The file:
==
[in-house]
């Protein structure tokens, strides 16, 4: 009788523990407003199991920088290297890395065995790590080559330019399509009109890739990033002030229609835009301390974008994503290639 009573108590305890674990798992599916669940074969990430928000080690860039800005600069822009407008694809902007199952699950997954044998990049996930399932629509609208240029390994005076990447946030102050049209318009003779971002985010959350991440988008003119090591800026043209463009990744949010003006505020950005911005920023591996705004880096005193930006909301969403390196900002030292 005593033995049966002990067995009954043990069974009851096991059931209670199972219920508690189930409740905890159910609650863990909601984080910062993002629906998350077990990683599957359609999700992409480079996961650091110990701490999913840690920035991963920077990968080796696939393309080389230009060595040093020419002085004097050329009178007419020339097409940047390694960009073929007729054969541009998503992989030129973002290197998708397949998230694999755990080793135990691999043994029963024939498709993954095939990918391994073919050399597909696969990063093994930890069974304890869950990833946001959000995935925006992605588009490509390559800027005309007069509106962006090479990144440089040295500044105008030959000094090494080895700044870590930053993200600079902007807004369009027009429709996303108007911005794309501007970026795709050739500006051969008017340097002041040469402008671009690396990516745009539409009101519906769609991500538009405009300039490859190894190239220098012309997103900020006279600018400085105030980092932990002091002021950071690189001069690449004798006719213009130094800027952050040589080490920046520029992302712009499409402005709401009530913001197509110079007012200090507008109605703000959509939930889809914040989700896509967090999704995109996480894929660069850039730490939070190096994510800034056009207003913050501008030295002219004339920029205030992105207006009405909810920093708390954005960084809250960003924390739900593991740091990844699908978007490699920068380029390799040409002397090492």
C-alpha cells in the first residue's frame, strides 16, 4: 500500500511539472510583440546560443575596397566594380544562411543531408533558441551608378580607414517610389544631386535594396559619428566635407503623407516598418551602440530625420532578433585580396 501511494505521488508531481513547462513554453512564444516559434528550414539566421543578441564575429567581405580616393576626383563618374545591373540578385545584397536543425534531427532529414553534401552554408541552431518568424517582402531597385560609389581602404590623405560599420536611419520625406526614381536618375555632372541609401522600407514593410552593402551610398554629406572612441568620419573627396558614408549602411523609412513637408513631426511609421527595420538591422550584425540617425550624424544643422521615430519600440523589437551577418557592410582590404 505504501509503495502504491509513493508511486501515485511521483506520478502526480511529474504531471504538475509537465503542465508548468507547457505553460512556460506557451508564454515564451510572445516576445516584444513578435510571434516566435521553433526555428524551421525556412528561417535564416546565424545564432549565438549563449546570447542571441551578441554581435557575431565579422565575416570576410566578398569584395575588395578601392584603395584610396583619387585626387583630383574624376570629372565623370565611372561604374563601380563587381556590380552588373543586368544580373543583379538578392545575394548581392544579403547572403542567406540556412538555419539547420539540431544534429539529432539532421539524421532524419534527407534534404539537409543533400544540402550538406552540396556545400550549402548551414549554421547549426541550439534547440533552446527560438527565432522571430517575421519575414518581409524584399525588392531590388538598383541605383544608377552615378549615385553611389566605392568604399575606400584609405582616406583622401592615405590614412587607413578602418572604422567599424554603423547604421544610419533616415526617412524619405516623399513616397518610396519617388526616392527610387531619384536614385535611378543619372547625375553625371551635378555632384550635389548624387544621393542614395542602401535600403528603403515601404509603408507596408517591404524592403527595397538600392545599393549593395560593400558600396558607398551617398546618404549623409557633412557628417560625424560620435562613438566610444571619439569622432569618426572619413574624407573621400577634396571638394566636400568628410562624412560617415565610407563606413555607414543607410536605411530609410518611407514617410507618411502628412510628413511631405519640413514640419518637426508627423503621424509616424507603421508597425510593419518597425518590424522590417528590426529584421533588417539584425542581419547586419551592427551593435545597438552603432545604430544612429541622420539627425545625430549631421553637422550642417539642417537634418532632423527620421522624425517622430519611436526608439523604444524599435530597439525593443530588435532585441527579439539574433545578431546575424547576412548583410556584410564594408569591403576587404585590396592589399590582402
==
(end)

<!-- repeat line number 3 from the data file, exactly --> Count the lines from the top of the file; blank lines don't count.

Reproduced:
C-alpha cells in the first residue's frame, strides 16, 4: 500500500511539472510583440546560443575596397566594380544562411543531408533558441551608378580607414517610389544631386535594396559619428566635407503623407516598418551602440530625420532578433585580396 501511494505521488508531481513547462513554453512564444516559434528550414539566421543578441564575429567581405580616393576626383563618374545591373540578385545584397536543425534531427532529414553534401552554408541552431518568424517582402531597385560609389581602404590623405560599420536611419520625406526614381536618375555632372541609401522600407514593410552593402551610398554629406572612441568620419573627396558614408549602411523609412513637408513631426511609421527595420538591422550584425540617425550624424544643422521615430519600440523589437551577418557592410582590404 505504501509503495502504491509513493508511486501515485511521483506520478502526480511529474504531471504538475509537465503542465508548468507547457505553460512556460506557451508564454515564451510572445516576445516584444513578435510571434516566435521553433526555428524551421525556412528561417535564416546565424545564432549565438549563449546570447542571441551578441554581435557575431565579422565575416570576410566578398569584395575588395578601392584603395584610396583619387585626387583630383574624376570629372565623370565611372561604374563601380563587381556590380552588373543586368544580373543583379538578392545575394548581392544579403547572403542567406540556412538555419539547420539540431544534429539529432539532421539524421532524419534527407534534404539537409543533400544540402550538406552540396556545400550549402548551414549554421547549426541550439534547440533552446527560438527565432522571430517575421519575414518581409524584399525588392531590388538598383541605383544608377552615378549615385553611389566605392568604399575606400584609405582616406583622401592615405590614412587607413578602418572604422567599424554603423547604421544610419533616415526617412524619405516623399513616397518610396519617388526616392527610387531619384536614385535611378543619372547625375553625371551635378555632384550635389548624387544621393542614395542602401535600403528603403515601404509603408507596408517591404524592403527595397538600392545599393549593395560593400558600396558607398551617398546618404549623409557633412557628417560625424560620435562613438566610444571619439569622432569618426572619413574624407573621400577634396571638394566636400568628410562624412560617415565610407563606413555607414543607410536605411530609410518611407514617410507618411502628412510628413511631405519640413514640419518637426508627423503621424509616424507603421508597425510593419518597425518590424522590417528590426529584421533588417539584425542581419547586419551592427551593435545597438552603432545604430544612429541622420539627425545625430549631421553637422550642417539642417537634418532632423527620421522624425517622430519611436526608439523604444524599435530597439525593443530588435532585441527579439539574433545578431546575424547576412548583410556584410564594408569591403576587404585590396592589399590582402